As a result, just one month after Boehner had decided that Republicans were better off avoiding any immigration reform votes, he had to schedule an incredibly controversial one. Now nearly every House Republican is on record in favor of deporting people who grew up in America and who have no significant connection to their birth country, further worsening Republican efforts to reach out to the Latino community in advance of the next presidential election.

If the Tea Party gets its mitts on the Senate too, the humiliations will only become more frequent and more public.

Now obviously, under normal circumstances, taking over the Senate while retaining the House would be a good thing. Republicans would control the national agenda, deny Obama a free hand in further shaping the judiciary, and be one step away from fully controlling Washington after the 2016 presidential election. They could pass whatever legislation they wanted, and put Obama in the unpleasant position of, having spent years complaining of GOP obstructionism, now having to constantly veto things himself, or swallow what Republicans feed him.

But this is not a normal circumstance.

There is a fundamental breakdown of trust between the party leadership and the conservative rank and file. Attempts by the leadership to tone down rhetoric, calibrate policy positions away from the ideological fringes, and avoid all-or-nothing legislative battles are irrationally decried as surrender. Such pragmatism would be crucial at the moment Republicans are in full control of Congress and carry a heightened responsibility to help govern, but they will be in no position to deliver. If the past few years have taught us anything, it is that the “party of no” GOP does not want to actually govern.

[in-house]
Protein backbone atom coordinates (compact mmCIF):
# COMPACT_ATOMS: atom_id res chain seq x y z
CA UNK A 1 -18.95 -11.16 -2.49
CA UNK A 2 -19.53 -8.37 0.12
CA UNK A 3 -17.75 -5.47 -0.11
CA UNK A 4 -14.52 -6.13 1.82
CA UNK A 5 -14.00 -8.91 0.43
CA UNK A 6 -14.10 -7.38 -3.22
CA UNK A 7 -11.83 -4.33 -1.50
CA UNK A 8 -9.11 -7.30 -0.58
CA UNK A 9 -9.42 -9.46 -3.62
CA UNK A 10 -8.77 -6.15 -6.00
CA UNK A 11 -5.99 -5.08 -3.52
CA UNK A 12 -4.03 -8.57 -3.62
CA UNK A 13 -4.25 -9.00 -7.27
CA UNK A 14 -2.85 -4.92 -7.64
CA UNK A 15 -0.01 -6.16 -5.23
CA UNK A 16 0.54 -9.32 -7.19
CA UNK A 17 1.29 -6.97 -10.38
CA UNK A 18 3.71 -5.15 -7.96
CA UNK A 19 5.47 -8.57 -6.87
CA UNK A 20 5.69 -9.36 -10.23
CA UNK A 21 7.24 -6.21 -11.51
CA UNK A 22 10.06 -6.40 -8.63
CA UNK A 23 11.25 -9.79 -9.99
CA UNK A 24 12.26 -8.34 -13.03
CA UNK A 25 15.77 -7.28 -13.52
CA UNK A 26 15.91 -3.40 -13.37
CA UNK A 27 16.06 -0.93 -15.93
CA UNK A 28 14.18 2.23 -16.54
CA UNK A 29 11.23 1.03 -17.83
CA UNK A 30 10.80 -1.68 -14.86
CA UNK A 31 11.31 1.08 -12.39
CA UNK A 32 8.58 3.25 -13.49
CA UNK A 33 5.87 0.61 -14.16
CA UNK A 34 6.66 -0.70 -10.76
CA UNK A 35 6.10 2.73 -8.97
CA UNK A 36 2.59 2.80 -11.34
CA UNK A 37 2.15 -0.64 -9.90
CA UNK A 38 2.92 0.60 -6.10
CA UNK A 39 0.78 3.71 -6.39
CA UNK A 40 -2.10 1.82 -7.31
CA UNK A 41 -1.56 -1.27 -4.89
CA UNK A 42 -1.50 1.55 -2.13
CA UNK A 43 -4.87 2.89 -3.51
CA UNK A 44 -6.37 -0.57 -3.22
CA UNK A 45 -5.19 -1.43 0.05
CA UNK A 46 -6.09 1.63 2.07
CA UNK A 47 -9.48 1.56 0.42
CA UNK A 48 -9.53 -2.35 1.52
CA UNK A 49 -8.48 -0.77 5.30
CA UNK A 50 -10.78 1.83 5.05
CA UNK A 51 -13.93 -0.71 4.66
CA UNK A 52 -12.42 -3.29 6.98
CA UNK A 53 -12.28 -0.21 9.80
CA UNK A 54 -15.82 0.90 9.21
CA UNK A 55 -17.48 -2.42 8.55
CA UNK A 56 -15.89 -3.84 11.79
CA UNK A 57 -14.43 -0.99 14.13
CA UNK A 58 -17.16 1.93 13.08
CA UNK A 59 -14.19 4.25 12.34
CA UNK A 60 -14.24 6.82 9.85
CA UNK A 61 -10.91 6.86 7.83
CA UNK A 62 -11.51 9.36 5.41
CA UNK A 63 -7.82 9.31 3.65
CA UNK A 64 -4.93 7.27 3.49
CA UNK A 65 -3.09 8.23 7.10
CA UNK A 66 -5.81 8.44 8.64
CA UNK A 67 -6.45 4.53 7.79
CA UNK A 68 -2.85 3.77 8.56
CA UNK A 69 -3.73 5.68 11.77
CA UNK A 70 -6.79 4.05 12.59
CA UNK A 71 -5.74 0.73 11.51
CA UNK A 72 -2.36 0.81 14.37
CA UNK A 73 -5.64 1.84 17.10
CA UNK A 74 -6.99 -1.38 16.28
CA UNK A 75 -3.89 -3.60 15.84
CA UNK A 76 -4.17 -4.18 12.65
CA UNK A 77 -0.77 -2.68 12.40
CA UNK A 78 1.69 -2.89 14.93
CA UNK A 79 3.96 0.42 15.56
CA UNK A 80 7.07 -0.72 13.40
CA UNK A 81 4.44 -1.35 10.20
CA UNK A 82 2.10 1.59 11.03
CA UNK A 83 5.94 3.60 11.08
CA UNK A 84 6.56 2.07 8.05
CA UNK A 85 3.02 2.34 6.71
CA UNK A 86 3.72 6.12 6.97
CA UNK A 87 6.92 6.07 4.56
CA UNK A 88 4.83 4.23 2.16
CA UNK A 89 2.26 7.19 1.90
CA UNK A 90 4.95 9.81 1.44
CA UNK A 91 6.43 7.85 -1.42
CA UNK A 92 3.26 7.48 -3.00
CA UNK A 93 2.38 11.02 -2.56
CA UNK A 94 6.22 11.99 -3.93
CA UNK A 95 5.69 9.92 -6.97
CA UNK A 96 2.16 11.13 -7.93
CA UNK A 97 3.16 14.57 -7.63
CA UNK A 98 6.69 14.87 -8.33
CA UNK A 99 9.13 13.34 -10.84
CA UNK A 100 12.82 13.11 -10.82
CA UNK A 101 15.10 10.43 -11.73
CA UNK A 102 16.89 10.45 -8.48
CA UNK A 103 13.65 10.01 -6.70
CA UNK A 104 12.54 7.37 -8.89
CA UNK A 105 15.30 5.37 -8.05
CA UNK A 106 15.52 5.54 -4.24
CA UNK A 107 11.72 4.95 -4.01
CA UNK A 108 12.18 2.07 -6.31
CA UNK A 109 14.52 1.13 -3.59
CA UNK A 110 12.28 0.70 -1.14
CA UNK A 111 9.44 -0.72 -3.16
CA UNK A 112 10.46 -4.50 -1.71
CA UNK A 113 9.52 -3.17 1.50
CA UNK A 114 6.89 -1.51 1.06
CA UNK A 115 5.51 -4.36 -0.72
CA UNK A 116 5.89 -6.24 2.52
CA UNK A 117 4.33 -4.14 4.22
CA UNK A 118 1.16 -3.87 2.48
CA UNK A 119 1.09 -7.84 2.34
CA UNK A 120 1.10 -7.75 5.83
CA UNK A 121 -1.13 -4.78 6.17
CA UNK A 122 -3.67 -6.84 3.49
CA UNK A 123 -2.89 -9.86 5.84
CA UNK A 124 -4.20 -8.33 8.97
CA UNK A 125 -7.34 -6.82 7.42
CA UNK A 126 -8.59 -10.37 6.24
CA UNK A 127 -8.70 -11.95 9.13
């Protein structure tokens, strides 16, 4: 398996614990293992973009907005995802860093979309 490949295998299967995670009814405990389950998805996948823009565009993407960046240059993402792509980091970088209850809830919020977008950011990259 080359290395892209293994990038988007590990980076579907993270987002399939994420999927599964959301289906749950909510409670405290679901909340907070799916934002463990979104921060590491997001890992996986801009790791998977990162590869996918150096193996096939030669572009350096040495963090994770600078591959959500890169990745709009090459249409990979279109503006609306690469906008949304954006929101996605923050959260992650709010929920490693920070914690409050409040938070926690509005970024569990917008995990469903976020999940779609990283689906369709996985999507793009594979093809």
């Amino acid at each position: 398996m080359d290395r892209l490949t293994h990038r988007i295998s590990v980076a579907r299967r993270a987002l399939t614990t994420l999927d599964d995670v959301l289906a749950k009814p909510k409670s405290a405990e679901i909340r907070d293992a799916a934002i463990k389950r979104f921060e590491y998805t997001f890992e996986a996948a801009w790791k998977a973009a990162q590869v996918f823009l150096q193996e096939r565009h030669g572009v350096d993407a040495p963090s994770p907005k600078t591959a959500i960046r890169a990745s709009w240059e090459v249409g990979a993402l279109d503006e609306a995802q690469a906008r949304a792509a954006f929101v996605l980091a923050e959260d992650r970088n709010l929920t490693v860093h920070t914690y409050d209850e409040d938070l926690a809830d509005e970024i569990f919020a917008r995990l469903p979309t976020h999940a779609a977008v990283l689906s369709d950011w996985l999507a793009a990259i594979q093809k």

Republicans may want to take solace in the fact that Boehner has been able to contain the worst impulses of the party’s right flank. He was able to ram through bills to provide hurricane disaster relief, expand domestic violence protections to LBGT survivors, stave off cuts to Medicare reimbursements for doctors, and avoid the insolvency of the highway trust fund, all over the objections of conservative ideologues. And while he let Cruz’s followers shut down the government in 2013, he made sure it didn’t last long and that there would not be a repeat performance in an election year (though perhaps one shouldn’t be overconfident until Congress actually passes legislation to fund the government by the next Sept. 30 deadline).

That track record suggests a Republican-controlled House and Senate wouldn’t completely jump the rails. But even when Boehner wins, he wins ugly. And if the GOP wins the Senate, these fissures will constantly be laid bare in the upper chamber too, preventing the leadership from presenting a consistent and welcoming face to the general electorate, and putting Republican presidential contenders in one awkward position after another.

A titanic budget battle, with the usual mix of unreasonable demands and threat of government shutdown, will be irresistible to the Tea Party once Republicans run all of Congress. But an outside-the-Beltway candidate like Jeb Bush or Chris Christie, inclined to run as someone who can end the federal government’s chronic dysfunction, will be hard-pressed to choose between criticizing Washington or praising the priorities of the Washington Republicans. If another natural disaster hits — especially in a key primary state or swing state — and conservatives again fight against emergency aid, presidential candidates who have a vote in Congress will be forced to choose between the compassion of the average voter and frugality of the debt-obsessed right-winger.